So much for Google’s mantra of “Don’t be evil.”
Google Inc. cut its taxes by $3.1 billion in the last three years using a technique that moves most of its foreign profits through Ireland and the Netherlands to Bermuda.
Wait, that’s just $3.1B. What about the other $56.9B?
Well, the rest isn’t Google’s. The other money comes from corporations who have followed a similar path. And that includes Facebook and Microsoft.
Google, the owner of the world’s most popular search engine, uses a strategy that has gained favor among such companies as Facebook Inc. and Microsoft Corp. The method takes advantage of Irish tax law to legally shuttle profits into and out of subsidiaries there, largely escaping the country’s 12.5 percent income tax. (See an interactive graphic on Google’s tax strategy here.)
The earnings wind up in island havens that levy no corporate income taxes at all. Companies that use the Double Irish arrangement avoid taxes at home and abroad as the U.S. government struggles to close a projected $1.4 trillion budget gap and European Union countries face a collective projected deficit of 868 billion euros.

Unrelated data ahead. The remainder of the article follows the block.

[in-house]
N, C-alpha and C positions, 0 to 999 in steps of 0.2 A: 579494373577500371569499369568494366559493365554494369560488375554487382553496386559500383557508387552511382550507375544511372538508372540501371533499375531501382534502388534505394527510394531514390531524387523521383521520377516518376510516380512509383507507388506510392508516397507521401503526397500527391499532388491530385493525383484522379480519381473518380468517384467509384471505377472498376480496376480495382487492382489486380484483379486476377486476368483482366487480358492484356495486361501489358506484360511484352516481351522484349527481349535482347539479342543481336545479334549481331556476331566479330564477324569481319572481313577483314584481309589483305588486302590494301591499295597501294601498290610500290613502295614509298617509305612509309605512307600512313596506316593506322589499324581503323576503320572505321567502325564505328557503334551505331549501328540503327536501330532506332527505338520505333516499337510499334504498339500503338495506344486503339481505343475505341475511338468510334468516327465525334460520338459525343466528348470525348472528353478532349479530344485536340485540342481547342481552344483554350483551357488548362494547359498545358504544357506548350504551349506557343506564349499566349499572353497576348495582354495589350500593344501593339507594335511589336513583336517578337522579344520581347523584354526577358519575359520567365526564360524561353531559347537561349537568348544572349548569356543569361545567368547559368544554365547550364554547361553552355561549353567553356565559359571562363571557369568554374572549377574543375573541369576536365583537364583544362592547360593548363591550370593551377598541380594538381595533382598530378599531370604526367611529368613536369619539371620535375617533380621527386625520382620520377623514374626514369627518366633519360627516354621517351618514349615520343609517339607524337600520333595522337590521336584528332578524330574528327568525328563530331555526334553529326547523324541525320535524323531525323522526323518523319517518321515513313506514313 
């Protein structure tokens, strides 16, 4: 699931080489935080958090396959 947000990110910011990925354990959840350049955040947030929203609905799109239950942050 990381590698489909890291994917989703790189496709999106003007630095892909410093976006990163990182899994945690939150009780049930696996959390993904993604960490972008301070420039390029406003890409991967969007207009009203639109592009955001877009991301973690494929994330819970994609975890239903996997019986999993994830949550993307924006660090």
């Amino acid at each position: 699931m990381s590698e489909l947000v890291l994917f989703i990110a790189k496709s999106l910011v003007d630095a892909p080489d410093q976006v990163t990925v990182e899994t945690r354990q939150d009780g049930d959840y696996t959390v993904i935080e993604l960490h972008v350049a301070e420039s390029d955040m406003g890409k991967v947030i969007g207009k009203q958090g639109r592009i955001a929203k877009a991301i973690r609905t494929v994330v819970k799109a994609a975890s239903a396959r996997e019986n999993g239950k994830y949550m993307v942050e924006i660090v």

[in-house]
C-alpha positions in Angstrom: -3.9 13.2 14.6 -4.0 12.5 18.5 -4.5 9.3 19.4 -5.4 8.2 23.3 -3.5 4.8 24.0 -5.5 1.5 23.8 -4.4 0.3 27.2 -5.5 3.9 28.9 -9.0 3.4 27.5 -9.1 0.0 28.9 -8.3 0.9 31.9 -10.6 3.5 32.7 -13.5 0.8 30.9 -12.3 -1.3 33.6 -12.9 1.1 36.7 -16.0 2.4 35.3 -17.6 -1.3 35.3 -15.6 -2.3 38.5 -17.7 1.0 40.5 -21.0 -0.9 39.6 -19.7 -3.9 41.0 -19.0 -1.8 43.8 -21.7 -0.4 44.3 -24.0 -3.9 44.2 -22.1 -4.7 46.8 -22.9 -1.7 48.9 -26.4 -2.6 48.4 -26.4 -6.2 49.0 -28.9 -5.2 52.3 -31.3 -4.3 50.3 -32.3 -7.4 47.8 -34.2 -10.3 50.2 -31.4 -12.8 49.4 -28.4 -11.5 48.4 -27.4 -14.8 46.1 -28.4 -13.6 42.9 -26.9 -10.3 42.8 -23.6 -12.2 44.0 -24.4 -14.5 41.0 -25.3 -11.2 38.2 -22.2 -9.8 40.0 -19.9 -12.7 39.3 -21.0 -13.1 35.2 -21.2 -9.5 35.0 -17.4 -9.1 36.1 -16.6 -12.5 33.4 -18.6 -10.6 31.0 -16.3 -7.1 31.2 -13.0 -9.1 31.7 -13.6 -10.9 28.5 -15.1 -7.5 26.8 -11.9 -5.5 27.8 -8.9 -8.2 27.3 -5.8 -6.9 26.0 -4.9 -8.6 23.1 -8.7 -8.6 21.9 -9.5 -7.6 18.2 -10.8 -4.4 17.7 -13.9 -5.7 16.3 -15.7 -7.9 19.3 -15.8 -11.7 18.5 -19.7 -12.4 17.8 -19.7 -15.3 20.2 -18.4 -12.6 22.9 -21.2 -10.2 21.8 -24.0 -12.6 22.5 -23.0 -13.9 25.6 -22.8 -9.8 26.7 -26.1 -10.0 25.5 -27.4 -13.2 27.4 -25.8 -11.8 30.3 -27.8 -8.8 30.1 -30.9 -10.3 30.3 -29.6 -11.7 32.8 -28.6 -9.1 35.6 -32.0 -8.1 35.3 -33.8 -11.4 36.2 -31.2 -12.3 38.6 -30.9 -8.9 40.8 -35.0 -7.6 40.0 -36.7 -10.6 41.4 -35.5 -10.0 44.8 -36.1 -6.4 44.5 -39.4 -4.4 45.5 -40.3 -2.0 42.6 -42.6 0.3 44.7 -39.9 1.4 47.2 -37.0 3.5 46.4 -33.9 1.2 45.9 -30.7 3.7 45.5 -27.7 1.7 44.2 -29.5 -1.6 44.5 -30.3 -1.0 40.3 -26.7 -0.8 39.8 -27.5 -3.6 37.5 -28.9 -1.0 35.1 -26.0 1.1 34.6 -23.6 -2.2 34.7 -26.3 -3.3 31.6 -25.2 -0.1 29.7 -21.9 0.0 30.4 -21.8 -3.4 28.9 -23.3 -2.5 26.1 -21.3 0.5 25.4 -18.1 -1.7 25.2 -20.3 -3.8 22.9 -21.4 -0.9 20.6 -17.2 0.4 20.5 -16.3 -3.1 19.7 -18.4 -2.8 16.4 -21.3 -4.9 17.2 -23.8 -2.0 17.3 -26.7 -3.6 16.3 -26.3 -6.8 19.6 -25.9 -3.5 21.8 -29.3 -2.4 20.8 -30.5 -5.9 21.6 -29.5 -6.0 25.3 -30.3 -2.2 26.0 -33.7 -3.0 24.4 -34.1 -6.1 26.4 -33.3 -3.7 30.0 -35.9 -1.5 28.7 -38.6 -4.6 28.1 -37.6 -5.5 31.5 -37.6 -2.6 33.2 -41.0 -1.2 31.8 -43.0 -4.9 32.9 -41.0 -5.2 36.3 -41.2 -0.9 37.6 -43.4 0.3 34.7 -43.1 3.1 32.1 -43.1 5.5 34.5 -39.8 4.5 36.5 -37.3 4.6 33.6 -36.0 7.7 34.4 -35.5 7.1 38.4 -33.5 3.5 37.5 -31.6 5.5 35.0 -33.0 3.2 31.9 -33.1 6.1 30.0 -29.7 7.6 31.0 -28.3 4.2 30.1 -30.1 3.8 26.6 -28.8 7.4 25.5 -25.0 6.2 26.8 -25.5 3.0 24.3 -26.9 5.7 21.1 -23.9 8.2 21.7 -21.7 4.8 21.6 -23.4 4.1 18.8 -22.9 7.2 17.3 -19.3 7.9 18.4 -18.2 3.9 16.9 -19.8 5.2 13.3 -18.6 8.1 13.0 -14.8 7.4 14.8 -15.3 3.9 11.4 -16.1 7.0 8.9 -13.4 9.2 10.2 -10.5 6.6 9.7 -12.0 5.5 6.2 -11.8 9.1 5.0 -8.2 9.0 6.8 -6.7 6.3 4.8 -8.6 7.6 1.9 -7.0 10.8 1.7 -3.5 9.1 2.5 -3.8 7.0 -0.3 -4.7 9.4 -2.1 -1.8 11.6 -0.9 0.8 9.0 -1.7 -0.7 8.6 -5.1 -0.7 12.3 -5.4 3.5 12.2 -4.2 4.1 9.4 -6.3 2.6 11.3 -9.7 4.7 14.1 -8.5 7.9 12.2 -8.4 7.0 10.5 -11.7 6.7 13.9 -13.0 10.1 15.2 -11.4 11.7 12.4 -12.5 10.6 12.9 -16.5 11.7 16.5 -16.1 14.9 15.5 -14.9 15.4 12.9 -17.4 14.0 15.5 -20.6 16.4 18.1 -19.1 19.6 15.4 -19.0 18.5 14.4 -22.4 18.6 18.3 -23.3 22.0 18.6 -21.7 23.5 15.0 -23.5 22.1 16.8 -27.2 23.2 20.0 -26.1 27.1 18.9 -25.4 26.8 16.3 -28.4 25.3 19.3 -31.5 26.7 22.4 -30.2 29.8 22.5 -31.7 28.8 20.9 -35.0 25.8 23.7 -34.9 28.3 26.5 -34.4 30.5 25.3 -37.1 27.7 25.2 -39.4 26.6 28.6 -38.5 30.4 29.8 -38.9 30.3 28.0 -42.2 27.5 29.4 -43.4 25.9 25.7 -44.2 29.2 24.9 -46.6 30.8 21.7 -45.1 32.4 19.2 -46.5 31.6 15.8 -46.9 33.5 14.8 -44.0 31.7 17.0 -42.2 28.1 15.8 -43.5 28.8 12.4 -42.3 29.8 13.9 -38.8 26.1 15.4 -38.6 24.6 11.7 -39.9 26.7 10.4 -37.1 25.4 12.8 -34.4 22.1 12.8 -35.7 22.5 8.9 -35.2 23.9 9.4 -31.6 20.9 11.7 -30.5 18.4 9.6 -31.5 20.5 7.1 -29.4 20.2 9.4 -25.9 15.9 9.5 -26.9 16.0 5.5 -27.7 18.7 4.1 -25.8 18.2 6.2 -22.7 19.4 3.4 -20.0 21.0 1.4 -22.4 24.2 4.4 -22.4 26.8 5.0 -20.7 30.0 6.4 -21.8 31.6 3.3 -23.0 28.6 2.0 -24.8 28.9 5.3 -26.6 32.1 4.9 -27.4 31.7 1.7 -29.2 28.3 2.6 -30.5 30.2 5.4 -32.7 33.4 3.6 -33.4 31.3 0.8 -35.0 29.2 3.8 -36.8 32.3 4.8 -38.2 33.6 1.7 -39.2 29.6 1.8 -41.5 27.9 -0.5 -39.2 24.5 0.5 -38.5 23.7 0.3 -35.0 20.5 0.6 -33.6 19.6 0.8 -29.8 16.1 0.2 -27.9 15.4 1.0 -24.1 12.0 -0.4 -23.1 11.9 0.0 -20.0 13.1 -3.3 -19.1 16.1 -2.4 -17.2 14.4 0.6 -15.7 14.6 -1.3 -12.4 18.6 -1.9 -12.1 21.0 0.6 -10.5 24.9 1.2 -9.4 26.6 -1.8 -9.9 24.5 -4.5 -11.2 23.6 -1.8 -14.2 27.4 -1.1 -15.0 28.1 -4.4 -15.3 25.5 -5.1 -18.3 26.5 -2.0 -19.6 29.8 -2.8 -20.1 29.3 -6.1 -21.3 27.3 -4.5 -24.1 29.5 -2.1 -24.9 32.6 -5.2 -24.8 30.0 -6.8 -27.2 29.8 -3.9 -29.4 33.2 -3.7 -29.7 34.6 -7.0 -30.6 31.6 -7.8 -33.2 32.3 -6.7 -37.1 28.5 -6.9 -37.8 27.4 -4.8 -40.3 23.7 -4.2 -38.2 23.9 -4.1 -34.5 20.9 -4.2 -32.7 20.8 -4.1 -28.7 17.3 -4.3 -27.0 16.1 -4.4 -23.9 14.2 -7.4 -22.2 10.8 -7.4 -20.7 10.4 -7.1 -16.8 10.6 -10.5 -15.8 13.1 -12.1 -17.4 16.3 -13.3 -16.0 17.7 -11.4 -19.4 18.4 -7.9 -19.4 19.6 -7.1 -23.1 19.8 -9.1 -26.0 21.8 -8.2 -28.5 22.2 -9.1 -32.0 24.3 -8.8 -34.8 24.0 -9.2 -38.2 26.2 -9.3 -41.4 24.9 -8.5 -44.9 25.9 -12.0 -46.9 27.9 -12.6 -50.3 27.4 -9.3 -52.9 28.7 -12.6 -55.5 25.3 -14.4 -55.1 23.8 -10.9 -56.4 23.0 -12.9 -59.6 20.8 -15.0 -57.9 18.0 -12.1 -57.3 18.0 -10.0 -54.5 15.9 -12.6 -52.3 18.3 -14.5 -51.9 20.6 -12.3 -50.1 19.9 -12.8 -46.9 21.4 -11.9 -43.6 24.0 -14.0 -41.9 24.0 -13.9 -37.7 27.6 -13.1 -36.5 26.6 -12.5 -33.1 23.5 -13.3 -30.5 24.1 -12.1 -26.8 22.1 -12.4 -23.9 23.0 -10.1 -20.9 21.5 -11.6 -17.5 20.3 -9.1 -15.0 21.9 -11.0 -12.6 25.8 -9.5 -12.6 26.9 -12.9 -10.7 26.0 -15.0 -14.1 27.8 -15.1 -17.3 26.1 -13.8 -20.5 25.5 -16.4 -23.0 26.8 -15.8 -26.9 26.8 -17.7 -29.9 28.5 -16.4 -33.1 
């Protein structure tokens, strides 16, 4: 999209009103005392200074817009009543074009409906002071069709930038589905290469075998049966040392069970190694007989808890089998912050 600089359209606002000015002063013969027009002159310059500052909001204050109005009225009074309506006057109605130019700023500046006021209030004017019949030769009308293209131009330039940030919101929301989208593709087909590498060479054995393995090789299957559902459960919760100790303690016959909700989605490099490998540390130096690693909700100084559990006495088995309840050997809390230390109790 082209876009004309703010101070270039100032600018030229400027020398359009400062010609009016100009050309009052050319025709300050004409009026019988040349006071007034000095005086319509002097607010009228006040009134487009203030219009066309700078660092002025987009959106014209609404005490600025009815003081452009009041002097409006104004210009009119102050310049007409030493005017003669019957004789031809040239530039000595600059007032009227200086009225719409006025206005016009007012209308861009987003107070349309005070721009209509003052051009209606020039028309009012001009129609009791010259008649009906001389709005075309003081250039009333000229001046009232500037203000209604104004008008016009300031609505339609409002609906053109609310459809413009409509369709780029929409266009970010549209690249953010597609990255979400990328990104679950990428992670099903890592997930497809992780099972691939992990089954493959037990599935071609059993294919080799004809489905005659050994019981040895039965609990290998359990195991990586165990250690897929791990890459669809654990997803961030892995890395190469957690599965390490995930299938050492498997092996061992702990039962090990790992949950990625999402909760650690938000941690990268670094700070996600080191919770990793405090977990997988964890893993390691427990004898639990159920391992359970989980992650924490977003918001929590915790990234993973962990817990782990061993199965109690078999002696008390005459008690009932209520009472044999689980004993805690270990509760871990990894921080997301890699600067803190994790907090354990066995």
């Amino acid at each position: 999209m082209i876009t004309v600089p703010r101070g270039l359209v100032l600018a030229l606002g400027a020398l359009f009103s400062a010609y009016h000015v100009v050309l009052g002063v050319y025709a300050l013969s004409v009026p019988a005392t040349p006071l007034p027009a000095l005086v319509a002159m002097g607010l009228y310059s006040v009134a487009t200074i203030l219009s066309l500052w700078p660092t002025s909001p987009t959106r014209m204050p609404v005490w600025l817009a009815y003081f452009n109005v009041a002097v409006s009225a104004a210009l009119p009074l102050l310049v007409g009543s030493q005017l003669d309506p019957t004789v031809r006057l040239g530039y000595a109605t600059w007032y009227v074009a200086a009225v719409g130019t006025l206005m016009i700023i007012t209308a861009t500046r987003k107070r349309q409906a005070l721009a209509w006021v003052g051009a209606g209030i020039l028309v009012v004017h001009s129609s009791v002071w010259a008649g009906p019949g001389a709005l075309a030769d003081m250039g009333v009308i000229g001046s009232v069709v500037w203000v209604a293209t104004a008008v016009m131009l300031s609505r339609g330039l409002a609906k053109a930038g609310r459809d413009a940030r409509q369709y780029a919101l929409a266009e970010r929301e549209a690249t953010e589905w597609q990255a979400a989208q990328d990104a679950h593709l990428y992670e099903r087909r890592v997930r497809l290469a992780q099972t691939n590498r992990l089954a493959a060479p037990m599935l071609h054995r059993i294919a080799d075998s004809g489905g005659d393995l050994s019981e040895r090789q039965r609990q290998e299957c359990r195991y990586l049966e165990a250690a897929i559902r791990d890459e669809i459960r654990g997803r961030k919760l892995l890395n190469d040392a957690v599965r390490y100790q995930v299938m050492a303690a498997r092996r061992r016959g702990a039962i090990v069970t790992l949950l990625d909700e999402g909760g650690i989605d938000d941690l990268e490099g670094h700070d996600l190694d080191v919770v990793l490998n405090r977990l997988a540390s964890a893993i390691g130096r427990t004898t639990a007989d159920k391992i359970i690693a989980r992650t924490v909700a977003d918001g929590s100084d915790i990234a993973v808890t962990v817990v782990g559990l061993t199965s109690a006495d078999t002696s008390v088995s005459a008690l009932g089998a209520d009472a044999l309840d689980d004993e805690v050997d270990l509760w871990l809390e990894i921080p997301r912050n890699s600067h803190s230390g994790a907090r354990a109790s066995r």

But wait. There is definitely much, much more…
The tactics of Google and Facebook depend on “transfer pricing,” paper transactions among corporate subsidiaries that allow for allocating income to tax havens while attributing expenses to higher-tax countries. Such income shifting costs the U.S. government as much as $60 billion in annual revenue, according to Kimberly A. Clausing, an economics professor at Reed College in Portland, Oregon.
Is this fair?
Well, let me put it to you this way…
Is it fair that you pay your current tax rate, which includes local, state and federal income tax as well as FICA (Social Security) and Medicare withholdings, while Google pays an effective corporate income tax rate of 2.8%?